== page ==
Climate Change and Intergenerational Fairness: Reconciling Ethics and Economics

Prof. Richard B. Howarth, PhD

Dartmouth College

Tuesday, February 7, 2006 - 1:15pm to 2:30pm

Mississippi Room, Coffman Memorial Union

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Moral theories emphasize the importance of stabilizing the Earth's climate to protect the rights or interests of future generations. Economic models, however, often discount the future at a rate that implies that comparatively little weight is attached to the benefits of climate change mitigation. This lecture explored and sought to resolve the tensions that exist between these two points of view, arguing that the use of high discount rates is inappropriate in this context on both philosophical and empirical grounds.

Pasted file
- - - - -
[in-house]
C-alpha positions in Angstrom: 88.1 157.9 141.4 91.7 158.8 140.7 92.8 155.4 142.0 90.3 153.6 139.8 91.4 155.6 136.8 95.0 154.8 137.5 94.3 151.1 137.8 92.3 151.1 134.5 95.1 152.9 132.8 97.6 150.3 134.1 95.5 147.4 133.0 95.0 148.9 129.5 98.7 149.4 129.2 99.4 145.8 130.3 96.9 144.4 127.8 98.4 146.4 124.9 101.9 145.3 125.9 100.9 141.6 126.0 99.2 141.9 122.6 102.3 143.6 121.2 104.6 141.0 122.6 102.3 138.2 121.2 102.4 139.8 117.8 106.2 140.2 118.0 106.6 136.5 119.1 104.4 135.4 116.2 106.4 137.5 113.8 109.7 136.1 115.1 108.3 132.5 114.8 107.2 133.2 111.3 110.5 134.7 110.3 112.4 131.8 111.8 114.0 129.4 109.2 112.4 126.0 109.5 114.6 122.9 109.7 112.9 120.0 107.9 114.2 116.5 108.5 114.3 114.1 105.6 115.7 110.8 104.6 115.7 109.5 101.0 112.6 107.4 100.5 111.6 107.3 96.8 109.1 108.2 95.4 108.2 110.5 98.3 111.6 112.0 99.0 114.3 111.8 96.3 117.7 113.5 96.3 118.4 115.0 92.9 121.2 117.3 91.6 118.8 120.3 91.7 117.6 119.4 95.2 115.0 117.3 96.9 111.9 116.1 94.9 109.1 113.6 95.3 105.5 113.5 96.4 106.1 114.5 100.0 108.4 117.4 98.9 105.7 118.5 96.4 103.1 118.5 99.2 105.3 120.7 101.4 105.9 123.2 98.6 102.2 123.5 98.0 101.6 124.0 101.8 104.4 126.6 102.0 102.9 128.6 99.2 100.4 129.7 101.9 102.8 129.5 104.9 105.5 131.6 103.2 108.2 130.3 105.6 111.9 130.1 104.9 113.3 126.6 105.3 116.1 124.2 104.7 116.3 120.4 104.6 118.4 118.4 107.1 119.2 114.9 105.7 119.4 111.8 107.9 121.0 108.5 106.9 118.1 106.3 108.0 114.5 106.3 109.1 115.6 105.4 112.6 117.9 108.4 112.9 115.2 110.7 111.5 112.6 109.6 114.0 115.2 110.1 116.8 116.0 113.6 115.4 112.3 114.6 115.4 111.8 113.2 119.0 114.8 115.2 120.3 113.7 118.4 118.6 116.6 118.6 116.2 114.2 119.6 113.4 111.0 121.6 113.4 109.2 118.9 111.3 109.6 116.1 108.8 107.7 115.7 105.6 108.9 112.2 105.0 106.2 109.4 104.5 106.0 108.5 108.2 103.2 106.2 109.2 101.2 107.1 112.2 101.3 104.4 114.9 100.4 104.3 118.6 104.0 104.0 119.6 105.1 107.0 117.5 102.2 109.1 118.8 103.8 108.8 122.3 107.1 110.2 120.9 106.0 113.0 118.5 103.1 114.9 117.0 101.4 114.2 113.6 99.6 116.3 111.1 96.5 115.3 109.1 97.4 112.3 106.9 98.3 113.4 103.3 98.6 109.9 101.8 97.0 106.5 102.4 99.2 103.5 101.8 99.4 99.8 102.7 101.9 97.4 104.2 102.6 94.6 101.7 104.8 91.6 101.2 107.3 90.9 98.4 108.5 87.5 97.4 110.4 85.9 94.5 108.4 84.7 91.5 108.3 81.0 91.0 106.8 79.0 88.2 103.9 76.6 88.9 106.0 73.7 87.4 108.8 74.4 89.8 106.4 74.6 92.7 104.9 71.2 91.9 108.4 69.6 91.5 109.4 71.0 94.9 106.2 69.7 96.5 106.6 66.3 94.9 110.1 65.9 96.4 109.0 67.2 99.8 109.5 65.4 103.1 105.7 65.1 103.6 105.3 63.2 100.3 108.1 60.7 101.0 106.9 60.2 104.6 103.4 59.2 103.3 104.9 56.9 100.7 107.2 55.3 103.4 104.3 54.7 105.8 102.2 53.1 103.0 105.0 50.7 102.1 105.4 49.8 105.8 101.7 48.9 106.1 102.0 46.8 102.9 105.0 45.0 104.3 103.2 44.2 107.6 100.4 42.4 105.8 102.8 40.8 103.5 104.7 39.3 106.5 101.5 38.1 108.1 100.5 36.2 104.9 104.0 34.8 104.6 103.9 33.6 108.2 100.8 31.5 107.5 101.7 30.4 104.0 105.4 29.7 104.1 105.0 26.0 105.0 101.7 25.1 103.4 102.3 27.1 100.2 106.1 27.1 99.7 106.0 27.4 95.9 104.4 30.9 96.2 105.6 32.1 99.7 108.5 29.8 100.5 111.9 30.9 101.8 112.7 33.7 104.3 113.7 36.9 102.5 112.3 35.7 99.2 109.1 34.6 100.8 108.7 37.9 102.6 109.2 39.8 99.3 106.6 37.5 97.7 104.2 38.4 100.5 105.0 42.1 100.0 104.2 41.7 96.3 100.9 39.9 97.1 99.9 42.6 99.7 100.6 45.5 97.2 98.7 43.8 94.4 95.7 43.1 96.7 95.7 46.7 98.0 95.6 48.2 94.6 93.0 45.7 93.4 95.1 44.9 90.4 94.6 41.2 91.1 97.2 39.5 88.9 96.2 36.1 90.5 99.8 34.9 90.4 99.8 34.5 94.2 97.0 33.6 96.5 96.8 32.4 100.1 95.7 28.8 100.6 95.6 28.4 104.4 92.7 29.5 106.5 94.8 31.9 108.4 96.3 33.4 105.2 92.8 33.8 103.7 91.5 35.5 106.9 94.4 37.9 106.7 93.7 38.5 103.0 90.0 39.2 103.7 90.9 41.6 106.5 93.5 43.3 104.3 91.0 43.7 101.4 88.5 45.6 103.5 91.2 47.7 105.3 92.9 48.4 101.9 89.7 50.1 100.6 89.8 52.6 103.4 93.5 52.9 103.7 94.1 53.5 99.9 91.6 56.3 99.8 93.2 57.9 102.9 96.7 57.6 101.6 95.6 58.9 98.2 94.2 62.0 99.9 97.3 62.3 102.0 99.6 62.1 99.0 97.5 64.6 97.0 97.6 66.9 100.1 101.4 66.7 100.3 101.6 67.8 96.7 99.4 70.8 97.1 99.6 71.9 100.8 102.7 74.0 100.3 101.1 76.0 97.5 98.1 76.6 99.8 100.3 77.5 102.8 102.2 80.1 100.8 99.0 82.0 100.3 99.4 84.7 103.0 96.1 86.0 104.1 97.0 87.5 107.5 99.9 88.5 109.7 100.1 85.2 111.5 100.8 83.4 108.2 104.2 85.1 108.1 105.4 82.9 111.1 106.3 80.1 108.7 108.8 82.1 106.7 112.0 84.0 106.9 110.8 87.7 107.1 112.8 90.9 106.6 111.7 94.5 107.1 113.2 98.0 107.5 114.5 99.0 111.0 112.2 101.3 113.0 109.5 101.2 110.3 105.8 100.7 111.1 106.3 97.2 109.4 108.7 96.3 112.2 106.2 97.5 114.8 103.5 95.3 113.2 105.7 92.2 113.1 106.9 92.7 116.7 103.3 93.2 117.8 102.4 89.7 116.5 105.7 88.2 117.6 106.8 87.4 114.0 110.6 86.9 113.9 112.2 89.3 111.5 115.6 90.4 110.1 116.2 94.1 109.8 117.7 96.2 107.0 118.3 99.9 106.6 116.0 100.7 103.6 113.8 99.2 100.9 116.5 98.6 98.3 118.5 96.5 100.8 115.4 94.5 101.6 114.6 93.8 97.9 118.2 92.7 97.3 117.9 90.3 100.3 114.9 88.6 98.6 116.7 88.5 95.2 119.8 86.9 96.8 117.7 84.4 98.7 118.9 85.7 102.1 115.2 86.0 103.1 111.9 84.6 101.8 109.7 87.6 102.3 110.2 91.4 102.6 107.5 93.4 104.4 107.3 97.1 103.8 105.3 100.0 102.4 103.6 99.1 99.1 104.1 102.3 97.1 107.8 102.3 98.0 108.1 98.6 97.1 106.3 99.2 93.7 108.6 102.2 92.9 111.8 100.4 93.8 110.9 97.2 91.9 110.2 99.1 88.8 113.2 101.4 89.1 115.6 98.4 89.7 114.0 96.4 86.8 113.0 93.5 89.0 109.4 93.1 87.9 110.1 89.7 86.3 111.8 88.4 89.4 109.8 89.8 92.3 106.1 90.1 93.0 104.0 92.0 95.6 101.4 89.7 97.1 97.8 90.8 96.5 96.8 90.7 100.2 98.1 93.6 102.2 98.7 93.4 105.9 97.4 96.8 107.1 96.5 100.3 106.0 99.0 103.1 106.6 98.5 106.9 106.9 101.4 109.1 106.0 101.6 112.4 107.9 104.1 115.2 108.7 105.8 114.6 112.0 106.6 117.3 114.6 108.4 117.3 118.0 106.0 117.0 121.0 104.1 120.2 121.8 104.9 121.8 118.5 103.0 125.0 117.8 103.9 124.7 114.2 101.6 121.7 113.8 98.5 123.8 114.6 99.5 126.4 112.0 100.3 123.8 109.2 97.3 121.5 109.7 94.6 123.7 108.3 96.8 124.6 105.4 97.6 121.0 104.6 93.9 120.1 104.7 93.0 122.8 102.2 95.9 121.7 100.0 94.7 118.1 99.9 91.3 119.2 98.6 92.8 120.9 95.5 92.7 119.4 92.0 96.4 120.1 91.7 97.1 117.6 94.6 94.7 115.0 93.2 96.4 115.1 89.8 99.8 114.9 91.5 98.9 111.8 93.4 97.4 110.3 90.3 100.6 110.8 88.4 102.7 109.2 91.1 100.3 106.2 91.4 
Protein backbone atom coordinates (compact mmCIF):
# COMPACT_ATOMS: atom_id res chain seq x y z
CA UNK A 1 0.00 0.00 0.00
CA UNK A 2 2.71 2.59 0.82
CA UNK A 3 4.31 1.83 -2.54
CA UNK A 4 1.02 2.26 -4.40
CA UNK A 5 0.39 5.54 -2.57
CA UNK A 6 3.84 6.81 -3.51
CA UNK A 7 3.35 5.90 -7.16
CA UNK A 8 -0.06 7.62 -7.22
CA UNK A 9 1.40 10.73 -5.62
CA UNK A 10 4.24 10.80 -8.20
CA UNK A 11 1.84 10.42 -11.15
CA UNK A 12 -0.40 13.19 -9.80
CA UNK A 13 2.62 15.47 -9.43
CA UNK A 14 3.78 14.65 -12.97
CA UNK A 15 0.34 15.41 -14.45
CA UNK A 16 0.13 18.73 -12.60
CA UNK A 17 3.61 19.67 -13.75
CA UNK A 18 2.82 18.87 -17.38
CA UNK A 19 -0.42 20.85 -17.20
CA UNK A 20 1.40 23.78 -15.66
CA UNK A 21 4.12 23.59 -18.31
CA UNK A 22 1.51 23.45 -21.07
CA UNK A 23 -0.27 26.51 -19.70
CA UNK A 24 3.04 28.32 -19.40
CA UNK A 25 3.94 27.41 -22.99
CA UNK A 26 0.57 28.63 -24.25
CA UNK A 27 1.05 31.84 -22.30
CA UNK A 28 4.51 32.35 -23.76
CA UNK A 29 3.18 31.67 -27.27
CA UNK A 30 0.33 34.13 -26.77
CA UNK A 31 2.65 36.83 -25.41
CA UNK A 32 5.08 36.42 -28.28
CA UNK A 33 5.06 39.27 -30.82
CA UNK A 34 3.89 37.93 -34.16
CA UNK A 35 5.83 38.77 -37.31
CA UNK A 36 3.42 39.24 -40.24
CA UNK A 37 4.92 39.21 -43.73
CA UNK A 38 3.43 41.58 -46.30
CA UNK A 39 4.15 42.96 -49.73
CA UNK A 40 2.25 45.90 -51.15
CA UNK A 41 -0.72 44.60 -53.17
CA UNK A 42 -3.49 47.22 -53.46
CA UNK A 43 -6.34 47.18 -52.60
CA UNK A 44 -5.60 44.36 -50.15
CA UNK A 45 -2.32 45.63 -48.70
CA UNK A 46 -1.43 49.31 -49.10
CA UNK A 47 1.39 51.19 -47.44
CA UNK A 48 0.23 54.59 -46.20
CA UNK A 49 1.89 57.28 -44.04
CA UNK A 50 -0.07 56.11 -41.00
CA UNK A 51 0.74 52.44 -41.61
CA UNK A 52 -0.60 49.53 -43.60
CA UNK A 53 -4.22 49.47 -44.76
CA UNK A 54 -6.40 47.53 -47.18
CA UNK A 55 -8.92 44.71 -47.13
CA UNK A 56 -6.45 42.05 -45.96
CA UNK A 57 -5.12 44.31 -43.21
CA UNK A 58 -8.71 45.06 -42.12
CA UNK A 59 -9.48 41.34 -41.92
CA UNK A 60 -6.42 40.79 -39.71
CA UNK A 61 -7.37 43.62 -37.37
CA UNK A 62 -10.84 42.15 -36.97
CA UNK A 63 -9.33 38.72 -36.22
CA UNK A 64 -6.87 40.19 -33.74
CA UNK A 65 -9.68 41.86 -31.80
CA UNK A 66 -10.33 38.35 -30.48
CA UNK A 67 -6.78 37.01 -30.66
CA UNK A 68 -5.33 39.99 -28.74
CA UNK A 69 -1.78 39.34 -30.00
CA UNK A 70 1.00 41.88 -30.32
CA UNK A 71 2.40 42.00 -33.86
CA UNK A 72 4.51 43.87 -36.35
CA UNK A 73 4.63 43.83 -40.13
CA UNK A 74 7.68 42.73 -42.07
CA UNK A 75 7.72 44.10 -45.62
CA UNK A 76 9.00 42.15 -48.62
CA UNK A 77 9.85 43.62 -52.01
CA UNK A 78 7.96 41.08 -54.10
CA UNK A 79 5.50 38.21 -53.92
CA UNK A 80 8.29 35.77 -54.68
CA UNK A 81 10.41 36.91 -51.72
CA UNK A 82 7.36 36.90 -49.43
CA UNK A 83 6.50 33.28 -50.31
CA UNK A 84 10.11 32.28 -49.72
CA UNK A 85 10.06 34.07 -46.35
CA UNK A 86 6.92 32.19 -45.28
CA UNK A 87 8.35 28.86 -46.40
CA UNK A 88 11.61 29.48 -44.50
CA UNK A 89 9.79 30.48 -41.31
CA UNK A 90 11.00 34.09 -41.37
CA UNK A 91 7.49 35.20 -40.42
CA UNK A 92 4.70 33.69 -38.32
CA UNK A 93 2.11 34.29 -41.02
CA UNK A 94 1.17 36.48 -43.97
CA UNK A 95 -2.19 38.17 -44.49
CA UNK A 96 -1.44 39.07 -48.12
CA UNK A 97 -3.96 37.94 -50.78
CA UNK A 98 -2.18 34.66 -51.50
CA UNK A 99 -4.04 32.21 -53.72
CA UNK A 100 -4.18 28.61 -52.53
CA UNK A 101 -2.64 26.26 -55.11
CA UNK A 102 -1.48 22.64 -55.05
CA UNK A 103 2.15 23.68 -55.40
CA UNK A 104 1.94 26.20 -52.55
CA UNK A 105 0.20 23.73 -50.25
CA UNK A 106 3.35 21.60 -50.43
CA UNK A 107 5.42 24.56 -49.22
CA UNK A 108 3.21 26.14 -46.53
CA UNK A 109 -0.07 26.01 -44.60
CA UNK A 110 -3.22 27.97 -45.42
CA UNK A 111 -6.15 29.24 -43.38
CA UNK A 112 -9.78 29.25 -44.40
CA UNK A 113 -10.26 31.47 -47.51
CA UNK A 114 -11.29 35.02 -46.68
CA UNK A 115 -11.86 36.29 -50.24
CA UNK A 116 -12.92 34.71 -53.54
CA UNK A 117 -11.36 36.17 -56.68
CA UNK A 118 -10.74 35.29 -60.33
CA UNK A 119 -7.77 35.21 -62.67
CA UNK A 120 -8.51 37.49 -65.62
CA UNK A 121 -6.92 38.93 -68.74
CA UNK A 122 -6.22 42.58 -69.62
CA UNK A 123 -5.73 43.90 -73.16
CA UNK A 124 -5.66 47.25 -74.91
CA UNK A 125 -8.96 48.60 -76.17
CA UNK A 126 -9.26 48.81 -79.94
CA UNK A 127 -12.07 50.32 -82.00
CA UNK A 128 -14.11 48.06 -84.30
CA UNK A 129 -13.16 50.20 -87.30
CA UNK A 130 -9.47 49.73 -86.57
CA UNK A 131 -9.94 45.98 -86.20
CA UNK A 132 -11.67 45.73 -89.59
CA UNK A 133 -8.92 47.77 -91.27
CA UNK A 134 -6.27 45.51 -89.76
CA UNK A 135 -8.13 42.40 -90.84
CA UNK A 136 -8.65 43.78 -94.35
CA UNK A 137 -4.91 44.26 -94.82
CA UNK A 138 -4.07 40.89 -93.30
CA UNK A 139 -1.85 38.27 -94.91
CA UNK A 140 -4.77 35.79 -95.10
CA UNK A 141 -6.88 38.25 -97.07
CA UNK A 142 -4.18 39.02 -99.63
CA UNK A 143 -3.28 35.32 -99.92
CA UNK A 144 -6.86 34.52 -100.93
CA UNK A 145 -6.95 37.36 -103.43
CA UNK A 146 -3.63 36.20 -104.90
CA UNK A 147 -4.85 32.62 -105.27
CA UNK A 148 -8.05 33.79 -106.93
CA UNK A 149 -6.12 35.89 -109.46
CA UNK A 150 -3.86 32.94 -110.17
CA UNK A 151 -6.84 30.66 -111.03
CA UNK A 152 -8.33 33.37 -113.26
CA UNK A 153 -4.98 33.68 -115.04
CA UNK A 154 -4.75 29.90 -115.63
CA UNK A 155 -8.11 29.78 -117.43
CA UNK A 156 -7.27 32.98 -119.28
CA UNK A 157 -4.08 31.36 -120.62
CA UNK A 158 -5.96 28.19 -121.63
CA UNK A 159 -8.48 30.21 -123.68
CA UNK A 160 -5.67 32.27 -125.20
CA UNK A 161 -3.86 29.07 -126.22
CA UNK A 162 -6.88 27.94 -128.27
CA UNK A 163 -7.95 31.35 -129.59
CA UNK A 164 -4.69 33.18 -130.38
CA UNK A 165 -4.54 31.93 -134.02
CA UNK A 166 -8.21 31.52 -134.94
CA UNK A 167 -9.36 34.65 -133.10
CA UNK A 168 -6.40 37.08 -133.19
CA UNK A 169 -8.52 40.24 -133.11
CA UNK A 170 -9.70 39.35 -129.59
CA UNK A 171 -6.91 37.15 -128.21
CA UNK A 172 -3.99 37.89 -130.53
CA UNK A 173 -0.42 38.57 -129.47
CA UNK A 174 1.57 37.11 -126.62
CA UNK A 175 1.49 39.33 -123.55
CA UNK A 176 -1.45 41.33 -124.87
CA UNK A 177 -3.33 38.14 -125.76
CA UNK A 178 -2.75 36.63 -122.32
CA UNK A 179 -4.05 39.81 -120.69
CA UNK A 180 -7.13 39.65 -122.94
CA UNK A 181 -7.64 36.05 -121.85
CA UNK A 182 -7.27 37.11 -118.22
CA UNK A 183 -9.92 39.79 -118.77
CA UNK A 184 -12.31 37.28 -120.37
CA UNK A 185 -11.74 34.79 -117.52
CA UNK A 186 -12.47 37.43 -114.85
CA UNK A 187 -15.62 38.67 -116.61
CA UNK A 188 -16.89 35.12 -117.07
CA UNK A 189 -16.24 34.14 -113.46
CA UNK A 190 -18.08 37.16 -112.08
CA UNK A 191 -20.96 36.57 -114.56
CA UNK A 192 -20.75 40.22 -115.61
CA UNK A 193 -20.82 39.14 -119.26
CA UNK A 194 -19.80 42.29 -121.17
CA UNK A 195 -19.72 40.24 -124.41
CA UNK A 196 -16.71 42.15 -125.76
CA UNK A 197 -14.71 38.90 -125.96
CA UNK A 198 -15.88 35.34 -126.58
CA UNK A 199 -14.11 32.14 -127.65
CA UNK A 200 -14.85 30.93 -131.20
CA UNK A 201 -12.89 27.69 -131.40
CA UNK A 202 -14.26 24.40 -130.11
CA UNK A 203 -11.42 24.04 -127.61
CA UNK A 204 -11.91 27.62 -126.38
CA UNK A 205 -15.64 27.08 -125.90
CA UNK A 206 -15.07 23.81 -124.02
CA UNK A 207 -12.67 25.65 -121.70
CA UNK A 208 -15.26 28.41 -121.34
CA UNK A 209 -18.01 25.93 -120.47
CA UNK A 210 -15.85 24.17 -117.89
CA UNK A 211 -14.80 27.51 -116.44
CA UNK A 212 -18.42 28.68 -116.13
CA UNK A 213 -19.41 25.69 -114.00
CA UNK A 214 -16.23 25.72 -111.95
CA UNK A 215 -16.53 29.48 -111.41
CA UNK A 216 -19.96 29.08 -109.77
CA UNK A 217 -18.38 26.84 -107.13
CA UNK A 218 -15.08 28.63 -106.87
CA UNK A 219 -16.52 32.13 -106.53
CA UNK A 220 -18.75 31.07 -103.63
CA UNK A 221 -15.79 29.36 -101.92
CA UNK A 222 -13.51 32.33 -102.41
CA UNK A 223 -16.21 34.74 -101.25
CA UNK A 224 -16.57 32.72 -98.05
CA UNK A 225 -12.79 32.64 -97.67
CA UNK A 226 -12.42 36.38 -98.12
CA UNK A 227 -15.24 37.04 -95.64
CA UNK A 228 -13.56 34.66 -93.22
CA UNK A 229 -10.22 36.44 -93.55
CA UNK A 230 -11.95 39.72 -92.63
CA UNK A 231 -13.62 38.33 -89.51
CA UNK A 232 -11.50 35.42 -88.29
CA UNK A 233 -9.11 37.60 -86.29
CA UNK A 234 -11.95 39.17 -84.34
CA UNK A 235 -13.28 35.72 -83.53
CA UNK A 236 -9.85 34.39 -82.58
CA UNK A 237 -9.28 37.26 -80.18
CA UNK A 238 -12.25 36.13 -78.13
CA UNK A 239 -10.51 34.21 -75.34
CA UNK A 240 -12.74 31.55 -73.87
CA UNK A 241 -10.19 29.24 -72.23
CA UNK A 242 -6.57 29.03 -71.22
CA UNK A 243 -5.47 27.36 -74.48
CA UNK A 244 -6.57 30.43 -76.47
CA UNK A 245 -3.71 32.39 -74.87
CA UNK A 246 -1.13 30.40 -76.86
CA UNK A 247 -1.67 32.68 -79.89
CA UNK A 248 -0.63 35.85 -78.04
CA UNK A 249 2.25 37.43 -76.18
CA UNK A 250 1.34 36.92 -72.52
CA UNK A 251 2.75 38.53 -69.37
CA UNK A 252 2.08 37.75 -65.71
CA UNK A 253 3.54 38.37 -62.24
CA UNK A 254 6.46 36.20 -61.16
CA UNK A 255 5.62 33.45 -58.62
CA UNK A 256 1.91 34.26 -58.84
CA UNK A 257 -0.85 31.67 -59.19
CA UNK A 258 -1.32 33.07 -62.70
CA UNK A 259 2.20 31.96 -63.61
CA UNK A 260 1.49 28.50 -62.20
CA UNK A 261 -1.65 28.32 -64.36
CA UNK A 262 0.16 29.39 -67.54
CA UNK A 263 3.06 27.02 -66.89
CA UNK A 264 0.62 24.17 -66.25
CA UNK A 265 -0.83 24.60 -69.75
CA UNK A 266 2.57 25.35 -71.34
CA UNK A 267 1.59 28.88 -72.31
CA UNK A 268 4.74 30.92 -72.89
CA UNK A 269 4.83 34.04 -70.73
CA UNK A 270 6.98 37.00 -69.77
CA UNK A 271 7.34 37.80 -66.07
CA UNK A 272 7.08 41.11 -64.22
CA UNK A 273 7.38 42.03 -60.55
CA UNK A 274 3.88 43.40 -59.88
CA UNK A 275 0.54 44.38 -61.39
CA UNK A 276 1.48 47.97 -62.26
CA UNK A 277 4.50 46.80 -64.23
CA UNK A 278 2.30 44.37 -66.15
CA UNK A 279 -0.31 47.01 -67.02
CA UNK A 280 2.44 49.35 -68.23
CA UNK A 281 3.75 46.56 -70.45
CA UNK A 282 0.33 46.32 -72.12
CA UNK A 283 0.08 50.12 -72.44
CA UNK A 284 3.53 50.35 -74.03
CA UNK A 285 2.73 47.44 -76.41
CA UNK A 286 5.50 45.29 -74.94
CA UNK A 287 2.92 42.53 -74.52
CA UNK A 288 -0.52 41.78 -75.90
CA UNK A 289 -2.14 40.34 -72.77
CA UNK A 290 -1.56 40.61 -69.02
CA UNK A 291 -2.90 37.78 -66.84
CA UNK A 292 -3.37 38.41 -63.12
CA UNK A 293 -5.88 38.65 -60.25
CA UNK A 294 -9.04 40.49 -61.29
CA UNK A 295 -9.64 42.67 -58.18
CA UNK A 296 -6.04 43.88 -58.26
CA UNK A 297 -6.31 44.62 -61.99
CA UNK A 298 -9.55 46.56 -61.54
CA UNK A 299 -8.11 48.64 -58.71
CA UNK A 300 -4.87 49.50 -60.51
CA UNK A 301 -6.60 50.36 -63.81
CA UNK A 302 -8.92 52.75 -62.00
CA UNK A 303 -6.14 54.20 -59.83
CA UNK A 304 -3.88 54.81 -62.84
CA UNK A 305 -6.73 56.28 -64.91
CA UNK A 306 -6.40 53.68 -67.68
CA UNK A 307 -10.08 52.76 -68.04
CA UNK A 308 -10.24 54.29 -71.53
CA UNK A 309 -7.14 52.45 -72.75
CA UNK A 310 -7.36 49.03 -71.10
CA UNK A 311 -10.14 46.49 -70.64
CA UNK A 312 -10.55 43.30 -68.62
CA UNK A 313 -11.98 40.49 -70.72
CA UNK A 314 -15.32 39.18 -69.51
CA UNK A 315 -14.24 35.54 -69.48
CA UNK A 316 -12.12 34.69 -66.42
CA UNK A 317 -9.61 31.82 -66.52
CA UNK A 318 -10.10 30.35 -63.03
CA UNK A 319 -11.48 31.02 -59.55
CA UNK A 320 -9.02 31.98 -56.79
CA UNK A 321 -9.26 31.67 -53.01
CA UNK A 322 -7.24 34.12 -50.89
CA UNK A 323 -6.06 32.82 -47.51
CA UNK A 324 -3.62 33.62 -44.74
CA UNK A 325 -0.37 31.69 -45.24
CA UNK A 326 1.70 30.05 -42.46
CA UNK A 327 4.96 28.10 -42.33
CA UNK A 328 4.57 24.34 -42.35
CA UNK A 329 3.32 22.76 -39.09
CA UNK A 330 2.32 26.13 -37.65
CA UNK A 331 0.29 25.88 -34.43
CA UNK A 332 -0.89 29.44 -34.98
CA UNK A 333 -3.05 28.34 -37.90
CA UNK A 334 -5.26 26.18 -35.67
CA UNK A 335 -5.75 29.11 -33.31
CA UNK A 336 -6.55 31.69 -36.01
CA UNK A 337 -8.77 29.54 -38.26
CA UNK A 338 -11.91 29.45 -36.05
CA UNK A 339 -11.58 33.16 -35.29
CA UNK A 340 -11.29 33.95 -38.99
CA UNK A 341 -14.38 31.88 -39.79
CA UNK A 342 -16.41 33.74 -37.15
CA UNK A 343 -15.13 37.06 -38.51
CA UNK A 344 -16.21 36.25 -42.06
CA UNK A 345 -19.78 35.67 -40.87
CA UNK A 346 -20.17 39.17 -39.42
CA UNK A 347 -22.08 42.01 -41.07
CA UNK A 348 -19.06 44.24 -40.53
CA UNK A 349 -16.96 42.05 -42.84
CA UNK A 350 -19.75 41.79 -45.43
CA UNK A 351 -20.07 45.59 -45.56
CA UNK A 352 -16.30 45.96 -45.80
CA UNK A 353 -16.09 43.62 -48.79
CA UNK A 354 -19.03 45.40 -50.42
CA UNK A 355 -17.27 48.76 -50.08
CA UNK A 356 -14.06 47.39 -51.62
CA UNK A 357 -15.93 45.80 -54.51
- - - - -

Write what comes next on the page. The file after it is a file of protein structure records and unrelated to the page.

Prof Richard Howarth

Richard B. Howarth is Professor of Environmental Studies at Dartmouth College. His work focuses on energy use, climate change, and ecological conservation. His research program explores the role of discounting, sustainability, and intergenerational fairness in evaluating longterm environmental policies; mathematical models of the relationship between economic growth, the natural environment, and human well-being; the role of public policies in promoting energy efficiency and the adoption of "clean" energy technologies; and the role of economic, social, and moral values in managing natural systems.